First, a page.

Performance and Documentation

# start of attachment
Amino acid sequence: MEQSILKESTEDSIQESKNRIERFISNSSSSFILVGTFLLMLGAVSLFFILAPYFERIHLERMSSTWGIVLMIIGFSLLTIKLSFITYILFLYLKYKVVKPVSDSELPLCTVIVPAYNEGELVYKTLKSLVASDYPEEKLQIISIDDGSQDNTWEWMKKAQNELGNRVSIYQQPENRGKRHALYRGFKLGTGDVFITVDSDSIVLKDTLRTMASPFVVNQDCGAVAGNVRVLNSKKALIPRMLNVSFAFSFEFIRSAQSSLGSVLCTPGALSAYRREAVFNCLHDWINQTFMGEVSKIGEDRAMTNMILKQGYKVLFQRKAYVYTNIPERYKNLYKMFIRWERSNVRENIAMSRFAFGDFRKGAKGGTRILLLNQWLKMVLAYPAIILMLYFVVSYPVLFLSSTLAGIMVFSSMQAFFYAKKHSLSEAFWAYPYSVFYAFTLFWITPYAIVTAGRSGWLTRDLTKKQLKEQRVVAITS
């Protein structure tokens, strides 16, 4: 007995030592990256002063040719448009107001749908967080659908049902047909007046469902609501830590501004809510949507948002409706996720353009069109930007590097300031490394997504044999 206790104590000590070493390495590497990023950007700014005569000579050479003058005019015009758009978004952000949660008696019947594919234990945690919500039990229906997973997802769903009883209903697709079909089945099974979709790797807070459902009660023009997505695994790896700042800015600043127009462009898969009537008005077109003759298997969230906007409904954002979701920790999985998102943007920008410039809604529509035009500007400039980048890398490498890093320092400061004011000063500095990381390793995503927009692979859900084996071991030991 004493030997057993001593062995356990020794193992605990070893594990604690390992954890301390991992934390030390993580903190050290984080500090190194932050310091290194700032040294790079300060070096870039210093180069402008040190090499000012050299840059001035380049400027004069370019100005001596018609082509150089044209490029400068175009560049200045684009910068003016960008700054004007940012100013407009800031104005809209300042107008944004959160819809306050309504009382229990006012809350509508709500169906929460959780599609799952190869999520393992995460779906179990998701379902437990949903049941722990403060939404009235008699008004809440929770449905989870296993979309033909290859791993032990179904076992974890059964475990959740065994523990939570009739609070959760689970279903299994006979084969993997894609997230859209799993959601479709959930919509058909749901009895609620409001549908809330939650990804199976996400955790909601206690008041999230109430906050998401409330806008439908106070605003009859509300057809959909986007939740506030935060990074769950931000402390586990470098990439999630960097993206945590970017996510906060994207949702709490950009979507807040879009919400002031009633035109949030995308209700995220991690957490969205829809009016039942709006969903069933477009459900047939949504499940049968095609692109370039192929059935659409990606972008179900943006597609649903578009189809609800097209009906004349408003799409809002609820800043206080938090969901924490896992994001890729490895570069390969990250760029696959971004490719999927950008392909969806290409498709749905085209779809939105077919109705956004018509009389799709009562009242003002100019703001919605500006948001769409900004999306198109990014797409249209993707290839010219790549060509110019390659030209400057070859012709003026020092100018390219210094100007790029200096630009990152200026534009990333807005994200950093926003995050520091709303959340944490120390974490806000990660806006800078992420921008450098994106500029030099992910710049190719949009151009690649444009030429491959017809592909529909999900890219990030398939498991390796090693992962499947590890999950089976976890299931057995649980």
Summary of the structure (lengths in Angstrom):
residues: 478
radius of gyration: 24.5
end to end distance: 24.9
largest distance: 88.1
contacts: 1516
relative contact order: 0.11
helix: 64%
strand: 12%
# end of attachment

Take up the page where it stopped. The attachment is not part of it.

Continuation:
Historically, what remains of performance art are documents and anecdotes. While the anecdote ends up as lore and possibly lives on in an art history text, the document has taken on a hotly contested function in recent years as photographs of seminal performances have become valuable objects and in some instances come to stand for the original performances themselves. How does the relationship between the document and the performance change when performances take place in virtual spaces, or are streamed live on the web? How does this blur the line between a performance and its documentation? For the month of October, Vancouver, British Columbia is host to the LIVE Performance Art Biennale--a series of performances, panels, and exhibitions over multiple weeks on multiple sites. Almost all of the activities are being documented and updated constantly, online, in the form of text, photographs, and video--eliminating a degree of distance that has normally existed between the event and its trace. The document is a key element in Friday's 'The Great Learning,' in which Michael Morris and Vincent Trasov reanimate the documents of their past performances, and on Tuesday October 23rd this increasing simultaneity of performance and document will be explored in 'Bodies